The foregoing chronology of events is of controlling importance in evaluating appellant's speedy trial argument. The right to a speedy trial is relative, and is determined in the light of the facts and circumstances of each case.1 Trial was initially set for September 15, 1970, and reset for December 15, 1970, to permit time for a hearing on appellant's motion to suppress. Because of Linn's own misconduct in failing to appear to commence sentence in case No. 8181, the December trial setting was stricken. Trial was rescheduled for the next jury session of the court, and was had as scheduled. The post-indictment delay which occurred here is attributable to the conduct of the appellant. A defendant is foreclosed to complain of a denial of a speedy trial where the delay has been caused by his own conduct.2
We reiterate that ". . . [p]assage of time is not itself enough to impinge the Sixth Amendment. The lapse of time must result in oppressive delay, harassment, discrimination or prejudice to the defendant."3 We find no showing of any of these conditions here. Appellant's Sixth Amendment right to a speedy trial was not violated by the one year and eight month lapse between indictment and trial.
Appellant's second contention concerns violation of his Sixth Amendment right to compulsory process. Linn petitioned for subpoena of nineteen witnesses at government expense; the trial court, after a hearing with Linn being personally present, allowed five. The right to have witnesses produced at government expense is not absolute; the decision on the number to subpoena is within the sound discretion of the trial court.4 We find no abuse of the trial court's discretion in limiting the number of witnesses subpoenaed at government expense to five. Accordingly, appellant's Sixth Amendment right of compulsory process was not violated. As we have found neither of appellant's contentions to be the basis for error, there was no denial of Fifth Amendment due process in this case.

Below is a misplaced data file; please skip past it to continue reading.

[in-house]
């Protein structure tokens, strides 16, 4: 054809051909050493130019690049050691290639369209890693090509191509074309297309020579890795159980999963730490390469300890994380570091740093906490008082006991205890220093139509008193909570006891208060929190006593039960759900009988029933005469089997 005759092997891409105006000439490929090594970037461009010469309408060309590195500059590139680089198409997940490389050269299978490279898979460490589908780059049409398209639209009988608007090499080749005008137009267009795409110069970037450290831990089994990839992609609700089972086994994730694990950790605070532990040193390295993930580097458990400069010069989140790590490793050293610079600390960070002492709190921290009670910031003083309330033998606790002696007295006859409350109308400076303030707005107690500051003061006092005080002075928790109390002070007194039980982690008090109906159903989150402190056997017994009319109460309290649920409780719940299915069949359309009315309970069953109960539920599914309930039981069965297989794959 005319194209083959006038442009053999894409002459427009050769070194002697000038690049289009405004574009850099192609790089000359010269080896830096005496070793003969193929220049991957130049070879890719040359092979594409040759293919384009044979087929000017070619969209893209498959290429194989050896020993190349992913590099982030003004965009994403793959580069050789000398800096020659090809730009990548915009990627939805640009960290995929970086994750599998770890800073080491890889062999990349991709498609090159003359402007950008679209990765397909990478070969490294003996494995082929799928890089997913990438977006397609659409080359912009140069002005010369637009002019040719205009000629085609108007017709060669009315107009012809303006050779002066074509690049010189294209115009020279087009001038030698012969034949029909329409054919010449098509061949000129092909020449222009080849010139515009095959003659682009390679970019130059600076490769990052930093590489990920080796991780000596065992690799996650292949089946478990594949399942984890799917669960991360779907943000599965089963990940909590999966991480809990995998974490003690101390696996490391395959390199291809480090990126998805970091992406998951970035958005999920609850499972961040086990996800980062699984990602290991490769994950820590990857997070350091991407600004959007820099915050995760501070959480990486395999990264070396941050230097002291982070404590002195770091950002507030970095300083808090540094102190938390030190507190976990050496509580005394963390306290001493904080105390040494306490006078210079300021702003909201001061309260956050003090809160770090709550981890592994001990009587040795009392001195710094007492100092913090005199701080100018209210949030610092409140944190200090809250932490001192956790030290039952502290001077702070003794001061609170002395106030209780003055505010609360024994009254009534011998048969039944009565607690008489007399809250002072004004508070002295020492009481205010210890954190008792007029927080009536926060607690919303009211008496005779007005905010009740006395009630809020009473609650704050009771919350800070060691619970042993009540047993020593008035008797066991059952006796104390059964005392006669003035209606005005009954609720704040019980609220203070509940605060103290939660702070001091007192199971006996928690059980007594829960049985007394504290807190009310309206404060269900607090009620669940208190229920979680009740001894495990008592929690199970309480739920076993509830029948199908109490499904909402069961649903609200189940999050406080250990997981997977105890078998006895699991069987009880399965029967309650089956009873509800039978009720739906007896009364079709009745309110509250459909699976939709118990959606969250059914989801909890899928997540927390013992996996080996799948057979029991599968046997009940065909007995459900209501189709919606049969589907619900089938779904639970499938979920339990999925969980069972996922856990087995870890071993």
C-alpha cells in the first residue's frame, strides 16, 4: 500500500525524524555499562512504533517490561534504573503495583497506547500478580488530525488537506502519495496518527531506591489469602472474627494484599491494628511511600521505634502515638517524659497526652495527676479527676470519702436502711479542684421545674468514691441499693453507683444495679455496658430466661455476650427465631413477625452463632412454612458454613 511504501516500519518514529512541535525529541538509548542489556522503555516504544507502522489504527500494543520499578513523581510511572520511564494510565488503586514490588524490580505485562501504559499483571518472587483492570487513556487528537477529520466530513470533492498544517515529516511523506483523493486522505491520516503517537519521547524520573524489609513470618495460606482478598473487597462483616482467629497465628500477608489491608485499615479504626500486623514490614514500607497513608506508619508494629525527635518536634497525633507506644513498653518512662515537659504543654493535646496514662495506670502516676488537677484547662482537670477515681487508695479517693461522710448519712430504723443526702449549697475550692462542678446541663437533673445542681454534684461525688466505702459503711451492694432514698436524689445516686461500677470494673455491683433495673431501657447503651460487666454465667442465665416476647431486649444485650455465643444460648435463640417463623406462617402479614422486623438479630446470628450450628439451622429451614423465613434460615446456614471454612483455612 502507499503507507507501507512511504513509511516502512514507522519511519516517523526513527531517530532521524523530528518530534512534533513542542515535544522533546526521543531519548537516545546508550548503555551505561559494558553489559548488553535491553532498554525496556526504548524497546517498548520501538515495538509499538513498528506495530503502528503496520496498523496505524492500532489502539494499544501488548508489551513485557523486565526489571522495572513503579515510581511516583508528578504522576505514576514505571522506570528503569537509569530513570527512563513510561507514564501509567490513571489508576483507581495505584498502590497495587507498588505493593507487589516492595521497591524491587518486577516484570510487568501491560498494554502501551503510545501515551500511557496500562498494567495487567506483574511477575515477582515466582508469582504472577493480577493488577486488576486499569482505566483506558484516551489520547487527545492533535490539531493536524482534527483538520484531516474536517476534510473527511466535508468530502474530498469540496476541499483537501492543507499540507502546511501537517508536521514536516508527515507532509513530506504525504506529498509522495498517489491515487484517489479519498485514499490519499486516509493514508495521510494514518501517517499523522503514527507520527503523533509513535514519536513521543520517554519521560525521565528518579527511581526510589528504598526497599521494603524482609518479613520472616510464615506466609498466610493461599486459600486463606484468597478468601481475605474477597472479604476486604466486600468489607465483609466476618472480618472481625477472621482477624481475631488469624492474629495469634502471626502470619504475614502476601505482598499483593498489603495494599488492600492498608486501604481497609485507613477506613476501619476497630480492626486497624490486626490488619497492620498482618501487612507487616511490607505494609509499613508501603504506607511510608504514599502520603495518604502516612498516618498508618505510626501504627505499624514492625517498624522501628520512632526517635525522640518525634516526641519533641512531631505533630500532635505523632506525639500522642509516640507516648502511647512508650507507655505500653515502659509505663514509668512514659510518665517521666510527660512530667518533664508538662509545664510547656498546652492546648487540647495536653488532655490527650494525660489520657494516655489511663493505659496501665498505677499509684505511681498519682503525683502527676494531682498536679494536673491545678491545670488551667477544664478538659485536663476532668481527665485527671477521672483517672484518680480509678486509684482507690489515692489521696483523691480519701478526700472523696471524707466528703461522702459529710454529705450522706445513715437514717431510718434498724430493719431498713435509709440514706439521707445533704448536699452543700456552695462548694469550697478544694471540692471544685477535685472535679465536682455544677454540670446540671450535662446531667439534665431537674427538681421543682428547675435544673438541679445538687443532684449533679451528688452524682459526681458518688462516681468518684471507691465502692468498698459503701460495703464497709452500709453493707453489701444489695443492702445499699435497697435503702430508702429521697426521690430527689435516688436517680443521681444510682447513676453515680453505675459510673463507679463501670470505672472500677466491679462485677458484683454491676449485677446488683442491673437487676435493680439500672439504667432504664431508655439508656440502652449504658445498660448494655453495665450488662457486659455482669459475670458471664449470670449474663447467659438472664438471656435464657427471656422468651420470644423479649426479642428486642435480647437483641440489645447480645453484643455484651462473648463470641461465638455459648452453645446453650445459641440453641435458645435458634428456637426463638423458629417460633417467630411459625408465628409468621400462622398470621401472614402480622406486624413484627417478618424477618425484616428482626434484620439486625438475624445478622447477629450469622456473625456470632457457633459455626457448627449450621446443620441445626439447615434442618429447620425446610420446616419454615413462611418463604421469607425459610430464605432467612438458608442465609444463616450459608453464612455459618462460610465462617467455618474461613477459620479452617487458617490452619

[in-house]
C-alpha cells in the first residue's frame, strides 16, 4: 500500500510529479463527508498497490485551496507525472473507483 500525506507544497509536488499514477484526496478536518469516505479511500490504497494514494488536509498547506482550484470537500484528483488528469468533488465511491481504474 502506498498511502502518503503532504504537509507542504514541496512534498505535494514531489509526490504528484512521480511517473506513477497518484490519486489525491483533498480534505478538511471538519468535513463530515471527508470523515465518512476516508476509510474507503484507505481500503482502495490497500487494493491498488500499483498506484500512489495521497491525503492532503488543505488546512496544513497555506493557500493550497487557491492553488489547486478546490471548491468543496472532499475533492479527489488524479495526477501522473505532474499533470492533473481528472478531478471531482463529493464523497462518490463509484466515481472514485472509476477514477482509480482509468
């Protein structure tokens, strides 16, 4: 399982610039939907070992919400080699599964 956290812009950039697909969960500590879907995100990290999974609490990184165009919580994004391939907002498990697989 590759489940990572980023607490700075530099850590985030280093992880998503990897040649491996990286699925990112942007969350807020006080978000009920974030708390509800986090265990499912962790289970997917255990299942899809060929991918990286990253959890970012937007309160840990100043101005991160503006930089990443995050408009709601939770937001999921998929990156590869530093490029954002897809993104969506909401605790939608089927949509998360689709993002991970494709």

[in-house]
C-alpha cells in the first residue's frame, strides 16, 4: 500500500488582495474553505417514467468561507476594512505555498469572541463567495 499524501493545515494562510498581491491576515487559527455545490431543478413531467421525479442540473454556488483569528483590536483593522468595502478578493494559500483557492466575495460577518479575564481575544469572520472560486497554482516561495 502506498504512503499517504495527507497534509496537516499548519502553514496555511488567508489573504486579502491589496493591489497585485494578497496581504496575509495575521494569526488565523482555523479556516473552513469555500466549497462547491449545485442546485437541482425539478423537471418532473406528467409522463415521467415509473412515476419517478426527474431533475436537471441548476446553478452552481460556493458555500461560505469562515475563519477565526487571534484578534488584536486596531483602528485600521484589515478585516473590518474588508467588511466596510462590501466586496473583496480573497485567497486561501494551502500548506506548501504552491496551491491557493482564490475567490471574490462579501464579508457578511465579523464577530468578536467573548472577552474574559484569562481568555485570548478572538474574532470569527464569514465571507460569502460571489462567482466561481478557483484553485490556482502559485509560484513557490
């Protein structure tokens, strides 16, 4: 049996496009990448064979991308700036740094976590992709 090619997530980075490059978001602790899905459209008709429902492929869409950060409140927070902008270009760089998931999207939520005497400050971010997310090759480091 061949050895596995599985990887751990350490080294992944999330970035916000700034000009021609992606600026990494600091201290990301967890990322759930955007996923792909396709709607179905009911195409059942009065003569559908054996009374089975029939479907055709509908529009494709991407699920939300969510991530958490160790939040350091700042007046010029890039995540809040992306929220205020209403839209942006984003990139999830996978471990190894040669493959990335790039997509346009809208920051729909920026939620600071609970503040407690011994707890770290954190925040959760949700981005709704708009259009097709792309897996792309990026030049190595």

Hampton v. Oklahoma, 368 F.2d 9 (10th Cir. 1966); Gorko v. Commanding Officer, Second Air Force, Shreveport, La., 314 F.2d 858 (10th Cir. 1963); Day v. Davis, 235 F.2d 379 (10th Cir. 1956), cert. denied 352 U.S. 881, 77 S.Ct. 104, 1 L.Ed.2d 81
United States v. Plemons, 455 F.2d 243 (10th Cir. 1972); United States v. Mason, 440 F.2d 1293 (10th Cir. 1971), cert. denied Edwards v. United States, 404 U.S. 883, 92 S.Ct. 219, 30 L.Ed.2d 165; Brady v. United States, 433 F.2d 924; United States v. Reed, 413 F.2d 338 (10th Cir. 1969), cert. denied sub nom. Sartain v. United States, 397 U.S. 954, 90 S.Ct. 982, 25 L.Ed.2d 137